Author:  Barbara C. Burgess

ISBN:  9781481905565

 

What could be more charming than a parrot named Ludwig that plays the piano? The first tale in Barbara C. Burgess’s book for children, Ludwig the Piano-Playing Parrot & Other Tales, is both educational and humorous. Minnah Kim has recently moved to Canada from Korea, and she is lonely for a friend. This sets up the initial challenge of the story. When Minnah goes to her first day of school, she brings her pet parrot with her. As Minnah opens her backpack to take out her portable piano, the bird flies out. Then, to the surprise and delight of all the children in the class, Ludwig the parrot lands right on top of the teacher’s big hair. This is hilarious, and I am sure young readers would love to see an illustration of that happening. Fortunately, the teacher smiles good-naturedly at this most unusual event. In the end, Minnah Kim’s wish comes true as Julia, a girl in the class, befriends her. 

The second chapter, “The Indian Gaddi,” is a vignette about the East Indian shepherds (gaddi) who make an annual trek up 13,000 feet to the Himalayan mountains so their sheep can escape the 110 degree summer heat. I was struck by the sacrifice these men make as they leave their families behind and embark on this perilous journey. The reader learns about this lifestyle that dates back hundreds of years and still goes on today. I would love to see a map included in this chapter that shows the points of travel.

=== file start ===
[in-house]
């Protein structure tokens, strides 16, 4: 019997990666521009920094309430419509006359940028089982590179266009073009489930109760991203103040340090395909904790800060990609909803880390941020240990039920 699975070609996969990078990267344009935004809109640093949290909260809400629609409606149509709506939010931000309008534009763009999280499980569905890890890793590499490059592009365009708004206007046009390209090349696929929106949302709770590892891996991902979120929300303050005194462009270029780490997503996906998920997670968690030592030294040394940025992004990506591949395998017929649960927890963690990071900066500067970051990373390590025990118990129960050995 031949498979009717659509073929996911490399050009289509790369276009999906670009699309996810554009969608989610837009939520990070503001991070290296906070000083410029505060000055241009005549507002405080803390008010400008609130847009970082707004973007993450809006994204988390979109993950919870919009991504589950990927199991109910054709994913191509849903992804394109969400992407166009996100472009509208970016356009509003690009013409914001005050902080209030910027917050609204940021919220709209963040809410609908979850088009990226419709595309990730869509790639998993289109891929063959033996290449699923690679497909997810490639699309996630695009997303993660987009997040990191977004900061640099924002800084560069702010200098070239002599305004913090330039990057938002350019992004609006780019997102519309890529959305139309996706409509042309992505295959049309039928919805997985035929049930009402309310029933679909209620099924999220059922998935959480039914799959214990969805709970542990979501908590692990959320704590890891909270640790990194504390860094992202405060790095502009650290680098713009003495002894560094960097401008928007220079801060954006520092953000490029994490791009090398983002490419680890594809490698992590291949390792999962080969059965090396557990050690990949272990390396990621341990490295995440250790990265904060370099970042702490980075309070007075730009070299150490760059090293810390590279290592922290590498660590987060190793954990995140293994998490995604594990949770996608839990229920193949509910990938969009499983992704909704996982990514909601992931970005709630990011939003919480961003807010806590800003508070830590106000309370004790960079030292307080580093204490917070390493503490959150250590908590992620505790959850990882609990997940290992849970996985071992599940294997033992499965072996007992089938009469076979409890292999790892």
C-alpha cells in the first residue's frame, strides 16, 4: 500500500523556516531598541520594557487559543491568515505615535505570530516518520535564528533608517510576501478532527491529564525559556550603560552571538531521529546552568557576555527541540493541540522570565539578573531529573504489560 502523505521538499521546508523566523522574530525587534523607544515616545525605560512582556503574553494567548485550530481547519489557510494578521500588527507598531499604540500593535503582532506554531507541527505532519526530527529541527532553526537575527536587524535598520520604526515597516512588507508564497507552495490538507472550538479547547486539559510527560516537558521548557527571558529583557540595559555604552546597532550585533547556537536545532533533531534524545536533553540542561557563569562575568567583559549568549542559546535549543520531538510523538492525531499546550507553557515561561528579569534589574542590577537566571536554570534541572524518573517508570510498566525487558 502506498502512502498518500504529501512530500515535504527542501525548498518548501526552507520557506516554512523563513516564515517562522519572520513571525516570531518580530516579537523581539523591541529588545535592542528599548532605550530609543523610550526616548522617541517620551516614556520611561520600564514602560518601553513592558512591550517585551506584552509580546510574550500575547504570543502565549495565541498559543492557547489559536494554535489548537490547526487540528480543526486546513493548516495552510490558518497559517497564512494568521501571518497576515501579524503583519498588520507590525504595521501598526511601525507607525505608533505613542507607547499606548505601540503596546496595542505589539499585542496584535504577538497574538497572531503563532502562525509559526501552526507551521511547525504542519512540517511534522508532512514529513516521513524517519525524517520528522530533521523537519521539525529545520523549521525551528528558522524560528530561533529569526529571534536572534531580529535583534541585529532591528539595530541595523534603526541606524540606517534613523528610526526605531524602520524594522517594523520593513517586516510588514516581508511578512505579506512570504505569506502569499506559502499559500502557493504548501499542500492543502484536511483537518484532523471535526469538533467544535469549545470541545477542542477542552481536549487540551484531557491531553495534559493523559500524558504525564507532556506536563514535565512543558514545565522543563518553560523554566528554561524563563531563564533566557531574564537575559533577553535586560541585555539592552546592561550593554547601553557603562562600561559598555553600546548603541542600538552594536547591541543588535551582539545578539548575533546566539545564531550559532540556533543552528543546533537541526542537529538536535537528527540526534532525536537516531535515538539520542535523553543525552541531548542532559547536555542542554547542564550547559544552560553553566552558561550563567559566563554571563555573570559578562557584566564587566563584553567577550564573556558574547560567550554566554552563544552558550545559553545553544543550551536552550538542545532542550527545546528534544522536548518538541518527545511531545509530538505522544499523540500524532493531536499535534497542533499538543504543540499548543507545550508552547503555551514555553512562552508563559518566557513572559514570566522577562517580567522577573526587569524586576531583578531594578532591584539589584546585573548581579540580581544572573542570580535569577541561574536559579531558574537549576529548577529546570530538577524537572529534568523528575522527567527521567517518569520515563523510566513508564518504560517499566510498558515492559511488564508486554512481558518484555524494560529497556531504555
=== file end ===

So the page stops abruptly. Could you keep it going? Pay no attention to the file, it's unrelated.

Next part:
The third chapter, “Jalfu’s Cows” is a day in the life of a farmer in India. The family is made of three generations. Farming has been passed down from great-grandfather to grandfather to Jalfu. Now Jalfu and his wife are setting aside money so that their own son and daughter might obtain a college education and a better life with more opportunities. Reading this chapter with children could lead to a good discussion about the value of doing well in school. 

Sarika’s First Dusshera Festival” is the last chapter. The festival is an Indian tradition that, from what I can tell, is a combination of a Hindu religious event and a carnival, complete with a merry-go-round, teddy bears, and pagan idols. This is a big day, which everyone in the town enjoys, including the main character, an eight-year old girl named Sarika.

I found these stories to be interesting as they are rich in Indian culture. Personally, I think the book would be enhanced by illustrations and maps. It also needs a consistent font style, standard paragraphing, and page numbers. However, the material itself stands, even without those. 

I recommend these short stories for readers who are interested in life in India.

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